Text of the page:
April 22, 2019

The Purple Songs Can Fly documentary, “Journey to Hope,” was recognized with the Platinum Remi Award at the 2019 WorldFest-Houston.

“My father must have orchestrated this from heaven along with all the other angels watching over Mia, Layla, Dominic, Emily, Stephen and Christian,” said Anita Kruse, founder and executive director of Purple Songs Can Fly. “Thank you. Your love is eternal and shows us that hope is always here. This one’s for you.”

Purple Songs Can Fly, the first recording studio created on a pediatric cancer floor, was founded in 2006 at Texas Children’s Hospital. Thirteen years and thousands of songs later, six childhood cancer patients, Mia, Layla, Dominic, Emily, Stephen and Christian, come together as survivors to share “Journey to Hope,” an original musical featuring their own songs. Written and recorded in the Purple Songs Can Fly studio during their individual cancer journeys, these songs were created as a way to express the myriad of emotions and feelings a pediatric cancer diagnosis may bring.

“We were thrilled to be included in this year’s line up at WorldFest-Houston, alongside many other wonderful, independent films,” Kruse said. “It was a great stage for our story to be told, truly shining a light on pediatric cancer.”

Now in its 52nd year, WorldFest, the Houston International Film Festival, showcased more than 60 new independent feature films and more than 100 award-winning shorts from around the globe. The WorldFest mission is to recognize and honor outstanding creative achievement in film and video, while educating and introducing excellence in cinematic arts for the promotion of cultural tourism in Houston. Founded in 1961 as an international film society, it evolved into a competitive international film festival in 1968, and became the third such festival in North America, following San Francisco and New York.

“We’re so proud of Anita and the incredible patients who created such a beautiful film,” said Carol Herron, coordinator of the Periwinkle Arts In Medicine Program at Texas Children’s Cancer and Hematology Centers. “Purple Songs Can Fly has provided hundreds of patients and siblings the gift of sharing their journey through song, and we are so grateful for the opportunity to share this special piece with our community.”

To view the trailer, visit “Journey to Hope.” For more information about Purple Songs Can Fly, visit www.purplesongcanfly.org and for more information about 2019 WorldFest-Houston, visit www.worldfest.org.

April 15, 2019

Don’t miss out on the fun at the third annual Texas Children’s Hospital and Houston Marathon Foundation Family Fun Run at Texas Children’s Hospital The Woodlands. Registration for the event ends at 5 p.m. Monday, April 22, so hurry and sign up if you haven’t already. There are only about 500 more slots available, and they’re going fast.

Texas Children’s Hospital The Woodlands will host the fun run at its campus on Saturday, May 4. The event will offer a 1-mile course and will begin at 9 a.m. Post-race activities will follow until 11 a.m.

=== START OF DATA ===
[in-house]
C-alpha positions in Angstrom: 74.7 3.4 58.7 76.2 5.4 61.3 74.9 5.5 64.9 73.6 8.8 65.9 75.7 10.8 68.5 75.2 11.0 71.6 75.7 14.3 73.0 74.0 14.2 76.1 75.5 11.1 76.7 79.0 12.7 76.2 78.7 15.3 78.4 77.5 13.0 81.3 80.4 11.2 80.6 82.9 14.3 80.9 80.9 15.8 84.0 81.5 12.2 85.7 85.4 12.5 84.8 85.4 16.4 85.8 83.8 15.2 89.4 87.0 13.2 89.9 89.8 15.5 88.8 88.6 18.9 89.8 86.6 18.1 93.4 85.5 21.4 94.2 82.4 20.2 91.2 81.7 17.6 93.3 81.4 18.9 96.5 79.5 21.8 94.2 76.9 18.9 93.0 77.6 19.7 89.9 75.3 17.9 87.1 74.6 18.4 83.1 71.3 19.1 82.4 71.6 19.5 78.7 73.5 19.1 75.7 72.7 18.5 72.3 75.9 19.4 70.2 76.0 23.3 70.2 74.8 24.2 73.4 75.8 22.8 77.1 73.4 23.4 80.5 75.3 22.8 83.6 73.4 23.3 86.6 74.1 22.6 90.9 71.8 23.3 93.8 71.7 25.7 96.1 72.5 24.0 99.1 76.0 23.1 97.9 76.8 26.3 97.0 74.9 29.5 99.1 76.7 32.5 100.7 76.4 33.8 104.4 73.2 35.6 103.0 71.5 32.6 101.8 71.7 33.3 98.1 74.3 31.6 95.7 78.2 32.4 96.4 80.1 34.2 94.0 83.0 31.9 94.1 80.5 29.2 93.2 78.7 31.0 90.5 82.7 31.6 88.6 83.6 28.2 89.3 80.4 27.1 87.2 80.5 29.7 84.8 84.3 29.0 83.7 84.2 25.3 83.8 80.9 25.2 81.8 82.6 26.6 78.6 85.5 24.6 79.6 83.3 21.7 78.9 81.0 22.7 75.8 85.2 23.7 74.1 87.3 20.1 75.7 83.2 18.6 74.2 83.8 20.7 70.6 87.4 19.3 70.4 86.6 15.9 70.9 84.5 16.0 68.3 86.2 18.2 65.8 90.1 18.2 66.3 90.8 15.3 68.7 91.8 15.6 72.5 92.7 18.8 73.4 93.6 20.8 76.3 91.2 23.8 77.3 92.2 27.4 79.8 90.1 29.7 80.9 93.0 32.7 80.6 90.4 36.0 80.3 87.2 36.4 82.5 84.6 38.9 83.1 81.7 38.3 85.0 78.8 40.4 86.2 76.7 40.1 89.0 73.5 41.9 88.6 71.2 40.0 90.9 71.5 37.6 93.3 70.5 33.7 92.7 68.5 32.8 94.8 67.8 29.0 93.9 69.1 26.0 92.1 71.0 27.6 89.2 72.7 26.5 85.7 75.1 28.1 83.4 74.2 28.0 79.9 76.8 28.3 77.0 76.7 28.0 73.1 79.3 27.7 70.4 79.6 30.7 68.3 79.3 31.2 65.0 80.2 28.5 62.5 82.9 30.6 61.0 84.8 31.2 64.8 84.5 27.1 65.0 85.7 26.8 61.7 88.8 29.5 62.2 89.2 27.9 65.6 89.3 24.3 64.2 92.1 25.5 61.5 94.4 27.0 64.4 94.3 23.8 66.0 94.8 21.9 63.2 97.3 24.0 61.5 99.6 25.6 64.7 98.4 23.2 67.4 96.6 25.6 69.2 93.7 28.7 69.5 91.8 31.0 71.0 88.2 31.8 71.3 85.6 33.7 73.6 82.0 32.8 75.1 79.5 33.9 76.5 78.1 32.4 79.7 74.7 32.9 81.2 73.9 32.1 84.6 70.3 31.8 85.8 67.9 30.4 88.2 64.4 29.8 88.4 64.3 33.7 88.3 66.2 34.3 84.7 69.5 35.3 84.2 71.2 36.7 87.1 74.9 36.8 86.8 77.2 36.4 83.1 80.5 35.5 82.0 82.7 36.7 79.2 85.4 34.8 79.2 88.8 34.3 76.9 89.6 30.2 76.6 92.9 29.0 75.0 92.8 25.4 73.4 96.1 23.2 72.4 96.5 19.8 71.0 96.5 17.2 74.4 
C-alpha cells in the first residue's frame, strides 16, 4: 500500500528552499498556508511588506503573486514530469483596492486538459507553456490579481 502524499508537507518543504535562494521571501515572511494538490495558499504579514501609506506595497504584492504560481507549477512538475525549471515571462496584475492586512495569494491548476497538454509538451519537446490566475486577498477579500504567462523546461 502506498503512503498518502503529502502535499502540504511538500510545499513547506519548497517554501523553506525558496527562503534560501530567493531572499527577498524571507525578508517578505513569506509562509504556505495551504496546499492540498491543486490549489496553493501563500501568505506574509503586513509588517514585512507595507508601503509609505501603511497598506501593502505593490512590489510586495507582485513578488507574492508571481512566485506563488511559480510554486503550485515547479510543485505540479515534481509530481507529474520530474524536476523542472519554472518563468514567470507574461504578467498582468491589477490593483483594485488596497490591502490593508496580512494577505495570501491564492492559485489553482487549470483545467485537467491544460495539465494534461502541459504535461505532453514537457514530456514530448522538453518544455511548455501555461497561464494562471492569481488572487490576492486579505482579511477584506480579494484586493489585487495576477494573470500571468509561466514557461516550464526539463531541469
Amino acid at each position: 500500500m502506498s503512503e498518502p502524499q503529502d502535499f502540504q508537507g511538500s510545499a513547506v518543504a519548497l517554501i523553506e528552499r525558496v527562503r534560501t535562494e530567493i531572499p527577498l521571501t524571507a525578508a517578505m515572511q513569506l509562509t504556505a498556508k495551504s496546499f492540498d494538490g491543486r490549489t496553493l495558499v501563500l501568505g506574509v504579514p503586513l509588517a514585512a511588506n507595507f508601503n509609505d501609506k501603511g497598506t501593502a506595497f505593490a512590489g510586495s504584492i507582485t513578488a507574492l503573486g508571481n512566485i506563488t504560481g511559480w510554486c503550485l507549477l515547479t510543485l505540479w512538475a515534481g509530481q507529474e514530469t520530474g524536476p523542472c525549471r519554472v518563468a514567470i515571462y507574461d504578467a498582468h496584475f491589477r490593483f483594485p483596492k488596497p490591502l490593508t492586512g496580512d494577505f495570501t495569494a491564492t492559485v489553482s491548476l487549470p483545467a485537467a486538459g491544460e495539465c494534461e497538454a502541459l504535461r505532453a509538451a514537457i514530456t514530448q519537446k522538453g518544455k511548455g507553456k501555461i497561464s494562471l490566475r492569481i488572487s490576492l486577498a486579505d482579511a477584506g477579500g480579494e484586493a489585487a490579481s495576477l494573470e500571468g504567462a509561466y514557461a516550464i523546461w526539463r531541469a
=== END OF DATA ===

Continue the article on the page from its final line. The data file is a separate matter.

Participants – including those who need walkers and wheelchairs – are welcome. There will not be prizes given to top finishers as all participants will receive an award for taking part in an event designed to educate and encourage Houston-area families to adopt active, healthy lifestyles.

Click here to register and learn more about the upcoming event.

Calling all volunteers

Volunteer registration also is open for our Family Fun Run event in The Woodlands! Opportunities are available for bag stuffing, packet pick-up, day before set-up and race day. Requirements include:

  • Volunteers must be registered in advance.
  • If someone volunteers, we ask that they be available for their full shift.
  • They should not bring young children or other family members that are not registered.
  • The minimum age to volunteer is 12.

A T-shirt will be provided to all volunteers to wear during their shift.

Click here for volunteer opportunities.

Thank you, good luck and happy running!

April 9, 2019

At Texas Children’s, we care for some of the country’s most critically ill patients, and delivering safe, quality care for our patients is the most important responsibility of each staff member and employee.

As part of Texas Children’s continuing efforts to enhance patient safety across the system, employees and medical staff are encouraged to complete the Hospital Survey on Patient Safety Culture by April 22. The survey will be sent via email and will measure Texas Children’s overall patient safety performance.

“Our clinical and non-clinical staff play an important role in patient safety at Texas Children’s and their input matters,” said Katie Basta, assistant director of Quality and Patient Safety. “The more feedback we have, the better we can plan for the future by identifying gaps and taking action. The survey also tells us what areas we’re doing well in – which is equally important – so that we can hardwire good practices.”

The survey assesses 13 dimensions of patient safety including communication openness, teamwork within and across individual work areas, overall perceptions of patient safety, frequency of safety events reported, and implementation of solutions to cultivate a work environment that promotes patient safety.

“Texas Children’s employees and medical staff – regardless of their job title or position – are crucial in helping us cultivate a harm-free environment for our patients,” said Texas Children’s Chief Safety Officer Dr. Joan Shook. “The survey takes only a few minutes to complete and is one important way we can assess how well Texas Children’s is performing. The feedback received will guide our strategies for continual improvement.”

The survey is administered every18- 24 months per regulatory requirement by Joint Commission. The survey takes about 10 minutes or less to complete. All responses will remain anonymous.